Learning something isn’t hard. All you need is a willing and teachable spirit. You’ll also need to give up your
comfort zones, resist discouragement, face challenges and change old mindsets as we take each definitive
step towards our goals and transformation.
Every good learner possesses three As in them: Attitude, Action and Actualisation.


You’ve heard it often: “Attitude is everything.” How well we learn depends on how desperate and hungry we
are to gain that new skill or knowledge. Once we recognise the importance of the lesson, we are willing to
give our all to learn it, at any cost. Despite the falls and scraps and strong admonishments when we make
mistakes, we clench our teeth and bite down hard on this precious learning opportunity, refusing to let go
until we succeed.

We all have the power to change inside us. We can choose self-encouragement rather than self-defeat. No
matter what we’ve encountered in life, it’s how we end that matters.

Keith Harrell says that our minds can be programmed. We can actively choose “whether the software installed
is productive or unproductive.” What you say to yourself and what you believe is “the software that programs
your attitude, which determines how you present yourself to the world around you…Whatever you put into it
is reflected in what comes out.”


In the article “The Biology of Forgetting – A Perspective”, the writers state that “the human brain has the
remarkable capacity to acquire, store, and recall information across decades of time…[and learning may
activate] neuronal growth processes that establish new connections”

That’s why it’s important to practise what we’ve learnt. If not, we’ll very quickly forget everything or may get
anxious because we no longer remember anything we’ve learnt! Just ask the person who hasn’t gotten behind
the wheel since leaving the driving test centre.

In 1885, Psychologist Hermann Ebbinghaus found that “information is often lost very quickly after it is
learned. Factors such as how the information was learned and how frequently it was rehearsed play a role in
how quickly these memories are lost.”

Because we are creatures of comfort, we slide back naturally and easily onto our “comfort couch” and “the
tough stops going”. We need to get off that comfy couch, get out of what we are normally comfortable with –
our Little Comfort Corners – and start practicing what we’ve learnt.

We should listen and observe with our eyes, ears and heart, jot down everything diligently – our short-term
memory has been given too much credit – and drink in the entire experience: failures, frustration et al. If at first we don’t seem to get it, don’t be disappointed or discouraged. Fastidious recording often proves helpful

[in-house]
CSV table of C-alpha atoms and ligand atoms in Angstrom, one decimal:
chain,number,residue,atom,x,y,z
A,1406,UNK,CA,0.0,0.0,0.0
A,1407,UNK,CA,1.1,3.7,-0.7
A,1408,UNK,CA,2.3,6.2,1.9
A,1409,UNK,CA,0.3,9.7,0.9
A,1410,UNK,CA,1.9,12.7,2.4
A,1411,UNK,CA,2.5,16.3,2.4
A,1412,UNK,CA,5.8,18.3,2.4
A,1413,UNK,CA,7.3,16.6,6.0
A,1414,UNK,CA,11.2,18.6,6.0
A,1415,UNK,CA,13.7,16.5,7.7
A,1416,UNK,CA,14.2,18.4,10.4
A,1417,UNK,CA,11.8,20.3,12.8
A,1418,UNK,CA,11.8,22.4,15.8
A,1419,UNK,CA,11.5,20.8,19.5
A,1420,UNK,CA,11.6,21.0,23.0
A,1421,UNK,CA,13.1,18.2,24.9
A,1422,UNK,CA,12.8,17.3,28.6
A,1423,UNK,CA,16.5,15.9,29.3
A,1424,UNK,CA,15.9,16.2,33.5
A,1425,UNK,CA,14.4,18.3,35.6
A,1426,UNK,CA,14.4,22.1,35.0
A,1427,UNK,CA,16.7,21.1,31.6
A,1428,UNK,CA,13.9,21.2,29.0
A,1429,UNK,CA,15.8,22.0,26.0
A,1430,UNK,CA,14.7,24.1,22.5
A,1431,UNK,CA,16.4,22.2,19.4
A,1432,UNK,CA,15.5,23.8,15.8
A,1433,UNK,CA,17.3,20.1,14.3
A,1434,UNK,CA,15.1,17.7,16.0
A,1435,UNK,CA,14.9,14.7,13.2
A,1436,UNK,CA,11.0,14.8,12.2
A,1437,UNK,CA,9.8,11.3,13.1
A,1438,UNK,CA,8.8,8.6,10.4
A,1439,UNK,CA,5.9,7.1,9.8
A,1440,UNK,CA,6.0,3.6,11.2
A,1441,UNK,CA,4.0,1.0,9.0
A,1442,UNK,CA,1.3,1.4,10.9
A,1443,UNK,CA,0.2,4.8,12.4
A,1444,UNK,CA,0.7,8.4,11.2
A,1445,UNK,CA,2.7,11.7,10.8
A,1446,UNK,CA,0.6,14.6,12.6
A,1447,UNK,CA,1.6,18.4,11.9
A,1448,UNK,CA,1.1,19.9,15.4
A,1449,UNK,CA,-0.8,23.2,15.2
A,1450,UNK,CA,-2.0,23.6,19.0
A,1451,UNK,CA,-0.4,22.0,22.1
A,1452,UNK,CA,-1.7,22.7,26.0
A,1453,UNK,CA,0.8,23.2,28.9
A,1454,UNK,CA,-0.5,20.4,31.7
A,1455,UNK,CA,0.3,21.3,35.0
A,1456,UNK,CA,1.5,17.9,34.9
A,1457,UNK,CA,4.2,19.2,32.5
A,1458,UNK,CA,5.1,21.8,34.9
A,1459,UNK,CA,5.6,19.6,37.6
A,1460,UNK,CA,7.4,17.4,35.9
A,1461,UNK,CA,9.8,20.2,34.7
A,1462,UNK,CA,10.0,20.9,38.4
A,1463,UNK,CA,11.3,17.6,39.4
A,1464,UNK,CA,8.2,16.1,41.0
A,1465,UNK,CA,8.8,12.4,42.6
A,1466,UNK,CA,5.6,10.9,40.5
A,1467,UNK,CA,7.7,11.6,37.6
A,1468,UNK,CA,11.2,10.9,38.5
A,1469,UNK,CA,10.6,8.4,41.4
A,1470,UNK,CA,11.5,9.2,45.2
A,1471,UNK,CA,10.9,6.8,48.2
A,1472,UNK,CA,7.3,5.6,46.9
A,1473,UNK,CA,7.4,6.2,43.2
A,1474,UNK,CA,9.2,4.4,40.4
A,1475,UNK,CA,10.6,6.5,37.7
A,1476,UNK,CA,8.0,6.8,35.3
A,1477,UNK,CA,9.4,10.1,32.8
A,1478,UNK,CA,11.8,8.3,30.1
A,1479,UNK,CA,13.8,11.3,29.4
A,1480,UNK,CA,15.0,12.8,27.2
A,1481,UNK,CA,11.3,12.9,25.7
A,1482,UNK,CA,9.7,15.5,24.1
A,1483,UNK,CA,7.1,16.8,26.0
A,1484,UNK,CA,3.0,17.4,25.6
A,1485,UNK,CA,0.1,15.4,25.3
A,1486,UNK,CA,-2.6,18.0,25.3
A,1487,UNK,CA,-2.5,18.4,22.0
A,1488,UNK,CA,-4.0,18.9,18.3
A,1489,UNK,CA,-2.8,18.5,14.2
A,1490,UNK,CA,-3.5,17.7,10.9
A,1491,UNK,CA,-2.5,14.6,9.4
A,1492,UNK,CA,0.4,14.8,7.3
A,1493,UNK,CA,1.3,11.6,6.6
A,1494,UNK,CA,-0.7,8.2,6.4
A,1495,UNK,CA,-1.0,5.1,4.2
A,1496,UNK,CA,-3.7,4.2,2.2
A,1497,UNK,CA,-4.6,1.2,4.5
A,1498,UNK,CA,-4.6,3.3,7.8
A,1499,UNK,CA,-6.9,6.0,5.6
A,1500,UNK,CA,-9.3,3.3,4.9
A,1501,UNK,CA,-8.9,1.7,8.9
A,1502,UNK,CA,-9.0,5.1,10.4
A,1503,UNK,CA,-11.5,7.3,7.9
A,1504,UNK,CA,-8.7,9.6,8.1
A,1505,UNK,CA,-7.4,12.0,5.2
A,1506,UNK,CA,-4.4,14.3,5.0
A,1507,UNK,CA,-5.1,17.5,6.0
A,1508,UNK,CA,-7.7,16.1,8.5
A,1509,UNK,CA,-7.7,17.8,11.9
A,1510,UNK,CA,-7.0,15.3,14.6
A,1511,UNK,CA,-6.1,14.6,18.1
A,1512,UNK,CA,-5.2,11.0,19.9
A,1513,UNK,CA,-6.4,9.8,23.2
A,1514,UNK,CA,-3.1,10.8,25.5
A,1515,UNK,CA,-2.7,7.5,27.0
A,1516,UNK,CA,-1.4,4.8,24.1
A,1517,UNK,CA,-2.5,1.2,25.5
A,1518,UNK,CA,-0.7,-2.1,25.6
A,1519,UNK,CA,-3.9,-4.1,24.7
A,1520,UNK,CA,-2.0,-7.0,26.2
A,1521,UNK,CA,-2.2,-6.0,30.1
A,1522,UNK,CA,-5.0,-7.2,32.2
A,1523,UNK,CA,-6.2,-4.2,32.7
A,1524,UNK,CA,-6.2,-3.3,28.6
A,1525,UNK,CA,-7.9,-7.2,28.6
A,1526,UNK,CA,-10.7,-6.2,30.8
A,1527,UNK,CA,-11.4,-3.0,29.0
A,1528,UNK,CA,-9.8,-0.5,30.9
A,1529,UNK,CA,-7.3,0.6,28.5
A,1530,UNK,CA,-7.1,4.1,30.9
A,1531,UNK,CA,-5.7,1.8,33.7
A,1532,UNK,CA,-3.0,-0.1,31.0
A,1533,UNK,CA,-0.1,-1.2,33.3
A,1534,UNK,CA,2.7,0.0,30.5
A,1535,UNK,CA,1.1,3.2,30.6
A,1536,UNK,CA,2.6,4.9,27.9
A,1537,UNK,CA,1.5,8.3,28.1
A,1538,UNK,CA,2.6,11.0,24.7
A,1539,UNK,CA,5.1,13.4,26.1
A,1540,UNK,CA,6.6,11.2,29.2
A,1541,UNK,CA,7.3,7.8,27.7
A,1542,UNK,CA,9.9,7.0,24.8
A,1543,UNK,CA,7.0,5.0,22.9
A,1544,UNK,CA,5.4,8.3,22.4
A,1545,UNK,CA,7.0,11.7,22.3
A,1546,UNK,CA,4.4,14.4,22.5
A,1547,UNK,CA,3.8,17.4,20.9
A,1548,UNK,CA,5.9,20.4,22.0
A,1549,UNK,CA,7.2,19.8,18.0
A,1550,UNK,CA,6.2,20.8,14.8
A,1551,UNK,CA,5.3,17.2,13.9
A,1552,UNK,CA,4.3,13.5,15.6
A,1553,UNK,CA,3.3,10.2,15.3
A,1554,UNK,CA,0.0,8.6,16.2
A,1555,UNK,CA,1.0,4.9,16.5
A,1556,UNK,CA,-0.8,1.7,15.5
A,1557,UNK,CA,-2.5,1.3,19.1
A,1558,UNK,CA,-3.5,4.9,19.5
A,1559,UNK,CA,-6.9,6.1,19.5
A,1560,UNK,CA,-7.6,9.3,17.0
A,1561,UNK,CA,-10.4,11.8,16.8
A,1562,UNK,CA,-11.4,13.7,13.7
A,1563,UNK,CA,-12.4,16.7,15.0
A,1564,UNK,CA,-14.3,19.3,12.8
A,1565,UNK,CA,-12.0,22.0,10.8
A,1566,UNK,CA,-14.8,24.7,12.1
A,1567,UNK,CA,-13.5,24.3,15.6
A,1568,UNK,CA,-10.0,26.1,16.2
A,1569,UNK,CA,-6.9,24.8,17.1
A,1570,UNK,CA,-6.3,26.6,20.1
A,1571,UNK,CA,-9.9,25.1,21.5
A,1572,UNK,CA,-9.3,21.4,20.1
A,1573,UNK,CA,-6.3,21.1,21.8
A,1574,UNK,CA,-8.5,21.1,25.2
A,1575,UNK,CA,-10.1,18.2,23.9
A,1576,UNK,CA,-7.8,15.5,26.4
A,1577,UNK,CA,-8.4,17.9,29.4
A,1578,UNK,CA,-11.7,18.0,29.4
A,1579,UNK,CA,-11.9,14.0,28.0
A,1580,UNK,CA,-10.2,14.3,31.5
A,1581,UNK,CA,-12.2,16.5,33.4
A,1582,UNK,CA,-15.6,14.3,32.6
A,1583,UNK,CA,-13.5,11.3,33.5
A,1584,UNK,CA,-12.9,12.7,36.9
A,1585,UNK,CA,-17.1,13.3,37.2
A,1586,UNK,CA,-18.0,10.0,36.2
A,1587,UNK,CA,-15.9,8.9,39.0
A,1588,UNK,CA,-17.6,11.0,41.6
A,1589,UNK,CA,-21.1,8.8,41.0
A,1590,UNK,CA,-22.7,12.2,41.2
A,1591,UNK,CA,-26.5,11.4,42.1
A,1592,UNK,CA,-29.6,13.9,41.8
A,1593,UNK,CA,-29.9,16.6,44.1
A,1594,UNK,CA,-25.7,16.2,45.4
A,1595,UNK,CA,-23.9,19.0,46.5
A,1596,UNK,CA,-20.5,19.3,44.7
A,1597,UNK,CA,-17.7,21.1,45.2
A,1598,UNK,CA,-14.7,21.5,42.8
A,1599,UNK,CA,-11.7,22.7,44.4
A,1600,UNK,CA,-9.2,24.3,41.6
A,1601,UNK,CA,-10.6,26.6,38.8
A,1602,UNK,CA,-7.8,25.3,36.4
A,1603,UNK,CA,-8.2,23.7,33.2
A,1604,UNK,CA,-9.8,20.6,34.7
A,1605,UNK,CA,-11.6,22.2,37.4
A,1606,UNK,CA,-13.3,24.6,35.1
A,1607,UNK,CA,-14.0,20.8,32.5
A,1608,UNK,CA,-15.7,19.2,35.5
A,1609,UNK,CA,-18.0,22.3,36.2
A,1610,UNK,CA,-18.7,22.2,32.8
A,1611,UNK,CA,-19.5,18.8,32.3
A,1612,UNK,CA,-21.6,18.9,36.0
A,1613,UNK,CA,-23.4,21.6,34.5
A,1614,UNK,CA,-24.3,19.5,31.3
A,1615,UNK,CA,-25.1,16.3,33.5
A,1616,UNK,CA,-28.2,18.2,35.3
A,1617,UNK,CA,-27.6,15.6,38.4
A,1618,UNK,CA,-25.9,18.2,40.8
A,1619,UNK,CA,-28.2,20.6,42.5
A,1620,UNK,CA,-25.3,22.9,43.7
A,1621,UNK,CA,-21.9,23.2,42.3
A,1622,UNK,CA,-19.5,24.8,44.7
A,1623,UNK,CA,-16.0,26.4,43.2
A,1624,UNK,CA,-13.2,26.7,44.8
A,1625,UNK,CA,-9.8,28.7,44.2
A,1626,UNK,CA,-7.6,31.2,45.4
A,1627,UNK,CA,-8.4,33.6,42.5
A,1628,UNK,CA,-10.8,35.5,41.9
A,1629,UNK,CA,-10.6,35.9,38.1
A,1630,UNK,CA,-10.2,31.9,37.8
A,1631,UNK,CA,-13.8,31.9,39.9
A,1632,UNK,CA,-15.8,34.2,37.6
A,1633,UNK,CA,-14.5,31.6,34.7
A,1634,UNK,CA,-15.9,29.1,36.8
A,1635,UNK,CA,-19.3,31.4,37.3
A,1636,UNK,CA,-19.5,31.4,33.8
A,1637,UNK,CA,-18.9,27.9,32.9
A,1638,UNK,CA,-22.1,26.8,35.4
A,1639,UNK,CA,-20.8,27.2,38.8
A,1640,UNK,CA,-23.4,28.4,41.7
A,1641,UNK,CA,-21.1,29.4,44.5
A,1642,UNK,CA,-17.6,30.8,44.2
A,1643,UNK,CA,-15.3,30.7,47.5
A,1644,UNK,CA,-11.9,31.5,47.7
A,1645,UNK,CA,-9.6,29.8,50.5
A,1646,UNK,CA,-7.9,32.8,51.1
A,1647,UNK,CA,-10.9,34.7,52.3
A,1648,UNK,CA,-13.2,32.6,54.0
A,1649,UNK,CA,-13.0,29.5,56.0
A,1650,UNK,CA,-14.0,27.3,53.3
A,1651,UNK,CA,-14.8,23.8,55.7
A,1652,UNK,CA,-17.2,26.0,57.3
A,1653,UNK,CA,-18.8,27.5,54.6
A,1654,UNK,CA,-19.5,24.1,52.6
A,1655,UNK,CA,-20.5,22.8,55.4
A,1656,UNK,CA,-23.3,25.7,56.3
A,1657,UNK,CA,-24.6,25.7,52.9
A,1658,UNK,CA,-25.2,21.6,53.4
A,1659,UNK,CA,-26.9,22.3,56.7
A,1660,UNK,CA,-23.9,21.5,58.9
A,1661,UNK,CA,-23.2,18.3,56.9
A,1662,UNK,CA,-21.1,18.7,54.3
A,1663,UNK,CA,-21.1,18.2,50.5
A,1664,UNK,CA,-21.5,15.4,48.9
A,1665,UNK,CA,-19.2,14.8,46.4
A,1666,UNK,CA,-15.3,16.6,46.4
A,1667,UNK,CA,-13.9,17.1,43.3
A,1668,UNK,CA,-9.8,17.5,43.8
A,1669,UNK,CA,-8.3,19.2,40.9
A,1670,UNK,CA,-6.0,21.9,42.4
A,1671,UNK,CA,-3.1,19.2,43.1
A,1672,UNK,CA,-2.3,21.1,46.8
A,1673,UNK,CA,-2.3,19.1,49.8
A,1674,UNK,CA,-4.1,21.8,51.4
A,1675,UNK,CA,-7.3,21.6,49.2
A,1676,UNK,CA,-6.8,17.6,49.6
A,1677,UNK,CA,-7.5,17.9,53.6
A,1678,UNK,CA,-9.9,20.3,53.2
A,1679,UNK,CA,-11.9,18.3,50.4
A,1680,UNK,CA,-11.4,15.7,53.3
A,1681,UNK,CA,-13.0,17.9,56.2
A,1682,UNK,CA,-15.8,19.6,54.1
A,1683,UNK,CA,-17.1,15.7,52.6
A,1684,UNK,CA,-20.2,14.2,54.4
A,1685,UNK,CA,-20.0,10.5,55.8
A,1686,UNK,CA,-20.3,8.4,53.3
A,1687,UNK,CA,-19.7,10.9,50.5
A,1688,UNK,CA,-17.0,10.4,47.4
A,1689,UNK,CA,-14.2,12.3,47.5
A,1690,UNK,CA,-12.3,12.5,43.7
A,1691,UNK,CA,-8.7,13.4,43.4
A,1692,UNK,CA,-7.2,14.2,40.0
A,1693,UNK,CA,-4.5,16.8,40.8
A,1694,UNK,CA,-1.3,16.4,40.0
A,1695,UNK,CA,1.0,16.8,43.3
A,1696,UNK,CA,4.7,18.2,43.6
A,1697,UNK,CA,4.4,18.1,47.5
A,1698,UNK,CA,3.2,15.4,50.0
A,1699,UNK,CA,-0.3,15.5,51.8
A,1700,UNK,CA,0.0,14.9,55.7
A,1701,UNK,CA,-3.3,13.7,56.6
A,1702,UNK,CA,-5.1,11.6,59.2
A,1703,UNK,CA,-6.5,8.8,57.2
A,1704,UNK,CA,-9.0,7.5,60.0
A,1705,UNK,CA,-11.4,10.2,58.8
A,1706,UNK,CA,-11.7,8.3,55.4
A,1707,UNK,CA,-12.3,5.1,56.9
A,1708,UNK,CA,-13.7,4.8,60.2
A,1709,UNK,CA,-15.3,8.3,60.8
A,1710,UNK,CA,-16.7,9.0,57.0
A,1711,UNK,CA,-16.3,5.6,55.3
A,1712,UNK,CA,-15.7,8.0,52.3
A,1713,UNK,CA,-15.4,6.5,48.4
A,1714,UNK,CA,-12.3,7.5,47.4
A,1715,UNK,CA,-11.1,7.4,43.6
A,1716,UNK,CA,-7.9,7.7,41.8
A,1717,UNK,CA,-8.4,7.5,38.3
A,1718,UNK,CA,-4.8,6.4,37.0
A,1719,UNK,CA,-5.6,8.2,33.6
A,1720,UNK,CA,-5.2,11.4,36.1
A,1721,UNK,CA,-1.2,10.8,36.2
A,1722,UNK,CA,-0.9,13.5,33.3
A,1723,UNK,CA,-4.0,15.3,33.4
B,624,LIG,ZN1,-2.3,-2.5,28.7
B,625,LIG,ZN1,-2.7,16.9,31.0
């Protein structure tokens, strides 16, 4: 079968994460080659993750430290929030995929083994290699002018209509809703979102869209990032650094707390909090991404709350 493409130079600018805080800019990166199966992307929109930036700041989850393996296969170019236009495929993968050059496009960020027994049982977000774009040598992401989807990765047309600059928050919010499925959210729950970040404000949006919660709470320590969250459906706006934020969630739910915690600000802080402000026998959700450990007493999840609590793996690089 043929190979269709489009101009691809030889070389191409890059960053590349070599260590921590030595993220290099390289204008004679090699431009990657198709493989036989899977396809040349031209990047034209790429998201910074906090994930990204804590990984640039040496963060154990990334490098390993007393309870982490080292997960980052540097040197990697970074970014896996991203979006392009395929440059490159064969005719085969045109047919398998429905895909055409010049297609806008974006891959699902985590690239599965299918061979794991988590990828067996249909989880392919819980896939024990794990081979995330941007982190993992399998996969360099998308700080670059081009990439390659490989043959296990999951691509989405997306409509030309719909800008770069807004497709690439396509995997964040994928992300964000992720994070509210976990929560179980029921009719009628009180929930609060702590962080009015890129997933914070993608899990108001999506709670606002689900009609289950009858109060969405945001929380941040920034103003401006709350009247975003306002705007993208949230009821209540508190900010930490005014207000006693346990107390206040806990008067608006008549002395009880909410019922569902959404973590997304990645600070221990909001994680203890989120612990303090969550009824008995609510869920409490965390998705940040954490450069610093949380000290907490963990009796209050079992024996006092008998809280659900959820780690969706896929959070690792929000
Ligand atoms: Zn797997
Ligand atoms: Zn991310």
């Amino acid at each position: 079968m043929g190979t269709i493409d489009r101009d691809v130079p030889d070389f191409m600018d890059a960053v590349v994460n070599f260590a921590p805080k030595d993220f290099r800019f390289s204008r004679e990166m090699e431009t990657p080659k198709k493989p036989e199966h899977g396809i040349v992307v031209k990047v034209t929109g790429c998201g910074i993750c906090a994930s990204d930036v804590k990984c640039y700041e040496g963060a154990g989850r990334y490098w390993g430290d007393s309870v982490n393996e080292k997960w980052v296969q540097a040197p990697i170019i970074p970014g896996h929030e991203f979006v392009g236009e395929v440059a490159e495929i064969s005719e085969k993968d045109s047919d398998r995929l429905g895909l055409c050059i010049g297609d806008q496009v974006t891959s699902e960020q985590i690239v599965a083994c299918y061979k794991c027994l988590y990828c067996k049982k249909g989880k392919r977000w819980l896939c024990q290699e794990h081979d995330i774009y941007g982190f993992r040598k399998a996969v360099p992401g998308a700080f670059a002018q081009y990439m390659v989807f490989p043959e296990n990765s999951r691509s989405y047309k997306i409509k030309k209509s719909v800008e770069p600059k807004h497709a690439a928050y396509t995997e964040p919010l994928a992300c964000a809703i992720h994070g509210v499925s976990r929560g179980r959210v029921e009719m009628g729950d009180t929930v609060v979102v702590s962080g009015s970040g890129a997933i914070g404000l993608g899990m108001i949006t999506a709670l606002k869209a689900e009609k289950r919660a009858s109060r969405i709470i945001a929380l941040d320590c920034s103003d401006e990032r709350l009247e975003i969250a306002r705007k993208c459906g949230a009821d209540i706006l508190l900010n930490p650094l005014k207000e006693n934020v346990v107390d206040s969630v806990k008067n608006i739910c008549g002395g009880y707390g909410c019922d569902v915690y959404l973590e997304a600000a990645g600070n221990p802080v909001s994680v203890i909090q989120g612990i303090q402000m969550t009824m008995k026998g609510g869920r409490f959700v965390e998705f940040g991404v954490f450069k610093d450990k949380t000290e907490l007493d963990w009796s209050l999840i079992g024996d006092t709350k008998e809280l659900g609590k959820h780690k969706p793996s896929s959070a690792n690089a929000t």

in remembering what we’re taught because we’re prone to forget.

Recording charts our progress and we can see clearly how far we’ve come and how close we are to reaching
our goal. Bolstered and encouraged, we are unfazed by mistakes; we ignore negative thoughts and feelings of
humiliation and defeat; and when needed, we boldly ask for feedback – be they harsh or kind, we sift out
what is useful – on where we need to improve.

Because learning can be an arduous task, part of learning also requires us to set a goal. Setting a SMART goal
trains us to focus our energy and time to learn the lesson.

SMART stands for “Specific, Measurable, Achievable, Realistic and Time-based”. Here’s some pointers to help
you set your SMART goal:

Be Specific: set clear, well-defined goals to point you in the right direction.

Make sure it’s Measurable: write down a number or weight or one particular skill to master within a certain
date and so on so you can measure your success.

Is it Achievable? Set realistic yet challenging goals that require you to “raise the bar” and bring the greatest
personal satisfaction when you reach every small milestone.

Is it Relevant? With the vision of who you want to be in mind, you’ll develop the focus needed to get ahead
and do what you is necessary.

Time-based: set a start and finish date. If the goal is not time-constrained, there will be no sense of urgency
and subsequently less motivation to achieve it.


Finally, actualisation means that we’ve internalised the lesson. What we’ve learnt and practised hard has now
become a part of us. A self-actualised person are defined as one who is doing all that he or she is capable of,
and living life at its peak. The caterpillar has transformed into a beautiful butterfly. But don’t stop there: the
adventure has just begun. With our newly built abilities and knowledge, we’re ready to reach for higher

It starts with a willing attitude, then humbly accepting pain, criticisms and picking out the thorns of
discouragement. After picking ourselves up again and again, we hold on to that original spark of desire into
concrete action, which eventually gets moulded into the key that opens the door to an abundant life, which is
ours to have.

Start now. Start today.